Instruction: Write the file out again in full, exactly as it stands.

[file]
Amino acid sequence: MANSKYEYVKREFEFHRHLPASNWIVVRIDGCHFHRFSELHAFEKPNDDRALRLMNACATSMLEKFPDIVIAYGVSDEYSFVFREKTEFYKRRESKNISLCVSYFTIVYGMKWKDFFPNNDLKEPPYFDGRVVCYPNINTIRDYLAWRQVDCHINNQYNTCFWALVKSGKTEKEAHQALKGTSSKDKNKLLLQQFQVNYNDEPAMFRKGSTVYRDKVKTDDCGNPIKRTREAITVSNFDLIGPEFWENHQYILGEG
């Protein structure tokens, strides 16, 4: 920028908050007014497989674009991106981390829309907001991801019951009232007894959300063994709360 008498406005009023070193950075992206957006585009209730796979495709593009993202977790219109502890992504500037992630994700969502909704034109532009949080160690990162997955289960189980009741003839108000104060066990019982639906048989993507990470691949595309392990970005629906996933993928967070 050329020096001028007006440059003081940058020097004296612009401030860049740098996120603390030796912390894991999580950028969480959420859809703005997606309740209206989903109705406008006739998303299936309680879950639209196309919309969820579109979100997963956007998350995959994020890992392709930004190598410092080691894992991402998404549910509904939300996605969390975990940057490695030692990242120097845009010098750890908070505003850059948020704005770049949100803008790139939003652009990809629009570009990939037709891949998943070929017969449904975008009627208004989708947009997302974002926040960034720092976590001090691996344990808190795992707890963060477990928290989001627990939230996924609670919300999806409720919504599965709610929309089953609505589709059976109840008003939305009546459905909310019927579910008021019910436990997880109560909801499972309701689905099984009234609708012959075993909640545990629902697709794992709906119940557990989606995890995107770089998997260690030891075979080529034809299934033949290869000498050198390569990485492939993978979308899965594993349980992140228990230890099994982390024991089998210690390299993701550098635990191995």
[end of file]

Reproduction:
Amino acid sequence: MANSKYEYVKREFEFHRHLPASNWIVVRIDGCHFHRFSELHAFEKPNDDRALRLMNACATSMLEKFPDIVIAYGVSDEYSFVFREKTEFYKRRESKNISLCVSYFTIVYGMKWKDFFPNNDLKEPPYFDGRVVCYPNINTIRDYLAWRQVDCHINNQYNTCFWALVKSGKTEKEAHQALKGTSSKDKNKLLLQQFQVNYNDEPAMFRKGSTVYRDKVKTDDCGNPIKRTREAITVSNFDLIGPEFWENHQYILGEG
């Protein structure tokens, strides 16, 4: 920028908050007014497989674009991106981390829309907001991801019951009232007894959300063994709360 008498406005009023070193950075992206957006585009209730796979495709593009993202977790219109502890992504500037992630994700969502909704034109532009949080160690990162997955289960189980009741003839108000104060066990019982639906048989993507990470691949595309392990970005629906996933993928967070 050329020096001028007006440059003081940058020097004296612009401030860049740098996120603390030796912390894991999580950028969480959420859809703005997606309740209206989903109705406008006739998303299936309680879950639209196309919309969820579109979100997963956007998350995959994020890992392709930004190598410092080691894992991402998404549910509904939300996605969390975990940057490695030692990242120097845009010098750890908070505003850059948020704005770049949100803008790139939003652009990809629009570009990939037709891949998943070929017969449904975008009627208004989708947009997302974002926040960034720092976590001090691996344990808190795992707890963060477990928290989001627990939230996924609670919300999806409720919504599965709610929309089953609505589709059976109840008003939305009546459905909310019927579910008021019910436990997880109560909801499972309701689905099984009234609708012959075993909640545990629902697709794992709906119940557990989606995890995107770089998997260690030891075979080529034809299934033949290869000498050198390569990485492939993978979308899965594993349980992140228990230890099994982390024991089998210690390299993701550098635990191995």